What is NOT “staying out of the way” is leaning in front of the motion and allowing the horse to catch up. Try walking up a flight of stairs and having someone drop a backpack that equals 10-20% of your body weight on you just as you are raising a leg. Or, running down the stairs and having someone drop that same backpack on you as you reach the bottom. Not super fun, right? You may be able to stay upright with some effort, but you may not. You can navigate those same stairs with ease when the backpack is properly positioned and remains with your body as you move.


We all know, in our minds at least, that our bodies are to be independent of the horse. In practice, we will spend our entire riding careers striving to attain this, and it will come easier to some than others. That’s okay. That’s where the graciousness of the horse enters and that’s why we care for them the way we do (i.e. far better than we care ourselves). We simply owe it to our horses to obtain as much education as we can, to learn from others, to read, to watch videos, to ask questions, and to be open-minded to change, particularly when we have to rethink our early lessons.

Our students, and ourselves, work on the ground, on yoga mats, balance balls, with ropes, the famed EquiCube, paper plates, champagne glasses, odd water-filled balls under our butts, bareback, stirrup-less, rein-less, and ON TRAINED SCHOOL HORSES (just a sidebar that training a horse to jump without being able to first practice on a horse that already knows how to jump is supes hard on everyone involved). The hunter princesses (you know who you are) go cross country schooling and learn how to jump a ditch (SITTING!) and into water, and how to sit in a dressage saddle. We will jump small jumps sitting and learn how to slip the reins and learn that only a handful(ish) of people fall off the back of the horse and you’re probably going to be okay (we also practice somersaults just in case).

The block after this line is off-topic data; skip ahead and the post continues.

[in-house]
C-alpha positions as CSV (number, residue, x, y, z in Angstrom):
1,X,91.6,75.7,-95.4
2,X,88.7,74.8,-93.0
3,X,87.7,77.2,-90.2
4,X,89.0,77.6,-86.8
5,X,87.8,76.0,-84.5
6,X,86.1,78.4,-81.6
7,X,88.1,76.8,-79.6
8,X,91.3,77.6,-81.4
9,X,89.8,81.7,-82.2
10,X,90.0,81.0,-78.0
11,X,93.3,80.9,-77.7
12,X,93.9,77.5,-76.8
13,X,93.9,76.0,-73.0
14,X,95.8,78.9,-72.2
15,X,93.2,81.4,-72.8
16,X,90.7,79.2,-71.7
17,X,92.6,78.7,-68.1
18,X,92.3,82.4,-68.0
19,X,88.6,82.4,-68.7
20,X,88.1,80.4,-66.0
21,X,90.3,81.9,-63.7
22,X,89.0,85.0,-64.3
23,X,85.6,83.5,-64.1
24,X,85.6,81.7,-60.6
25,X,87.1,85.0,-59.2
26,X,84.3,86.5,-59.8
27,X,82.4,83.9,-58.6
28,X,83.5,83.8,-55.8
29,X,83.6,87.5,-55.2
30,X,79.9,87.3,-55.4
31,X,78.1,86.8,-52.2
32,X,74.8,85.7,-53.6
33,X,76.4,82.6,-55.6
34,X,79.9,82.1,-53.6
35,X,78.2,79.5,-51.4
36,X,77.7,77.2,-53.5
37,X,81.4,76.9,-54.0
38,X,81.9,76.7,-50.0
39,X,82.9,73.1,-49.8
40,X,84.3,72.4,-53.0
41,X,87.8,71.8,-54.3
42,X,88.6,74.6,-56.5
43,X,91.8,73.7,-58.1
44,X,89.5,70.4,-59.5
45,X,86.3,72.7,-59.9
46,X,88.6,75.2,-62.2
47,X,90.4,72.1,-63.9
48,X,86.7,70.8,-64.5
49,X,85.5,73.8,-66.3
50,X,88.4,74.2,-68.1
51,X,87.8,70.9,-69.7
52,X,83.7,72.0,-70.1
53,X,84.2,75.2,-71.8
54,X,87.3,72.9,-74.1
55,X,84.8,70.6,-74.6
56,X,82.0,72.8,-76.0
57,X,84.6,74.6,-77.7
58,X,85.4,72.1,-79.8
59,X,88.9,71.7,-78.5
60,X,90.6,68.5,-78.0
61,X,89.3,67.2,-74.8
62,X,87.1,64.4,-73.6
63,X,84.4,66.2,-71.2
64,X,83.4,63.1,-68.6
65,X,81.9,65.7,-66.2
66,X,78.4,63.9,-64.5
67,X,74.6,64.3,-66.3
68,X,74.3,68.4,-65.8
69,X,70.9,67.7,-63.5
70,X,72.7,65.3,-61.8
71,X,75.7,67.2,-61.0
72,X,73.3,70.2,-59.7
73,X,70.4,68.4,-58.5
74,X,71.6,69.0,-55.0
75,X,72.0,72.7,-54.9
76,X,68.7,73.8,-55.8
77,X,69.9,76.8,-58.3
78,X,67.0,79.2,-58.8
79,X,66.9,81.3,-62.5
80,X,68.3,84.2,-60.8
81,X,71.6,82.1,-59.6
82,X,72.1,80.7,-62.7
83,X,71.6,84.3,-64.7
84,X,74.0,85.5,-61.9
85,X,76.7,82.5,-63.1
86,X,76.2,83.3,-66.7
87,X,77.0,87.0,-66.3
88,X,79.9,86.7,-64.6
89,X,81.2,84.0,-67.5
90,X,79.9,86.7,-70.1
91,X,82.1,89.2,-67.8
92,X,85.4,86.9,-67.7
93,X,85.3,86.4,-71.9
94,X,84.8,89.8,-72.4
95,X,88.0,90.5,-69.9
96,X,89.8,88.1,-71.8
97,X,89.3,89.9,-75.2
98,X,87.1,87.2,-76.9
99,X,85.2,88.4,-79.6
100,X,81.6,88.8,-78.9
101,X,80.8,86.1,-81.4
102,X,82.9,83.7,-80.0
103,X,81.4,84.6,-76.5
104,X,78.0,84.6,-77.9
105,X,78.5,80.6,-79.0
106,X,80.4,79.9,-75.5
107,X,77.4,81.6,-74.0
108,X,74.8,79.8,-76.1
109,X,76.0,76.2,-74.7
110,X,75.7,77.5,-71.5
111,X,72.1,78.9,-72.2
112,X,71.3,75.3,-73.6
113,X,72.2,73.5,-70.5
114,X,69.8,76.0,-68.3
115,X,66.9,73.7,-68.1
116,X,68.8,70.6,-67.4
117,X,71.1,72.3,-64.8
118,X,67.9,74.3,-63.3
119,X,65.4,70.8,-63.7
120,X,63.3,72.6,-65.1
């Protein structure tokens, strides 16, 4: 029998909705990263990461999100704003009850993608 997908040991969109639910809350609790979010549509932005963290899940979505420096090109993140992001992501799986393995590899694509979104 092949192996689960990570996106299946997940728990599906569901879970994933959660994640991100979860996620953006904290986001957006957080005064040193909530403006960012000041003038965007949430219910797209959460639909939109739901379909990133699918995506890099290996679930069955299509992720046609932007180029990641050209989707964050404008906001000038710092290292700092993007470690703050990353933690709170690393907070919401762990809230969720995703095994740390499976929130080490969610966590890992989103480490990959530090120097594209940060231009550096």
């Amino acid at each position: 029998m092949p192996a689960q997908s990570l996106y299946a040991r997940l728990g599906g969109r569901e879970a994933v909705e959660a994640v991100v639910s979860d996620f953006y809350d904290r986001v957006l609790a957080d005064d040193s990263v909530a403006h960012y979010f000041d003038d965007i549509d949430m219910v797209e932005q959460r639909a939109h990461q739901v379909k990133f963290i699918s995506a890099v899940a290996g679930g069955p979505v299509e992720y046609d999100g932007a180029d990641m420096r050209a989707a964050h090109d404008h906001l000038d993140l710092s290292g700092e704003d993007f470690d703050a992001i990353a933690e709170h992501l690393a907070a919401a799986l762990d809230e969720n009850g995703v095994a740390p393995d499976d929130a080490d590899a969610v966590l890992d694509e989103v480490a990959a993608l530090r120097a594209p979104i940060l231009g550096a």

Pacific Farms and Ashland Equestrian’s Position Matters Clinic. Photo by Crystal Sorrenti.

Students at Pacific Farms. They don’t know I took this picture. *shhhhh*

In order to learn to jump best, the horse needs the rider to be the common denominator, rather than the variable, and the result is a horse that learns how to jump well and safely and confidently. They don’t depend on the rider to tell them where to take off, and they aren’t so focused on what’s going on above them that they can’t focus on what’s in front of them. We want all our horses jumping with their ears pricked forward, not back at the rider.

I am not good enough to want to teach my horse to be dependent on me. They learn from the jump, and how to watch the top of it, and not because the rider kicks or shoves or flails around, but because they spider-monkey the first one and land on all fours, decide that’s not so fun, and then come back and try to trot it and knock every rail down like pick-up sticks, then come back a third time and have a lightbulb moment and the only thing the rider changes is the level of effusive praise when the horse completes the task properly.

One of our rather famed and much-loved Makeover horses for this year is Alarming, and I wanted to show a few pictures and videos of his progression over fences, because he is adorable and incredibly talented, but also because his early jumping was more like a jello-legged spider monkey after waking up from a nap and downing an espresso.

Despite his cheerful enthusiasm for life, his own athleticism actually worried him and he lacked confidence. He definitely didn’t need my own perception of my own inflated athleticism (a.k.a. ego) to get in his way. I have a really cool CWD breastplate that I converted into the perfect jumping breastplate/neck strap because #thereaintnoshameinmane.

Legs. Legs everywhere.

Eh. Not worried.

Okay, the opposite. But okay.

I’ve seen the bunny jumping videos but …they don’t usually have riders.

Oh. Well. That’s pretty good I guess.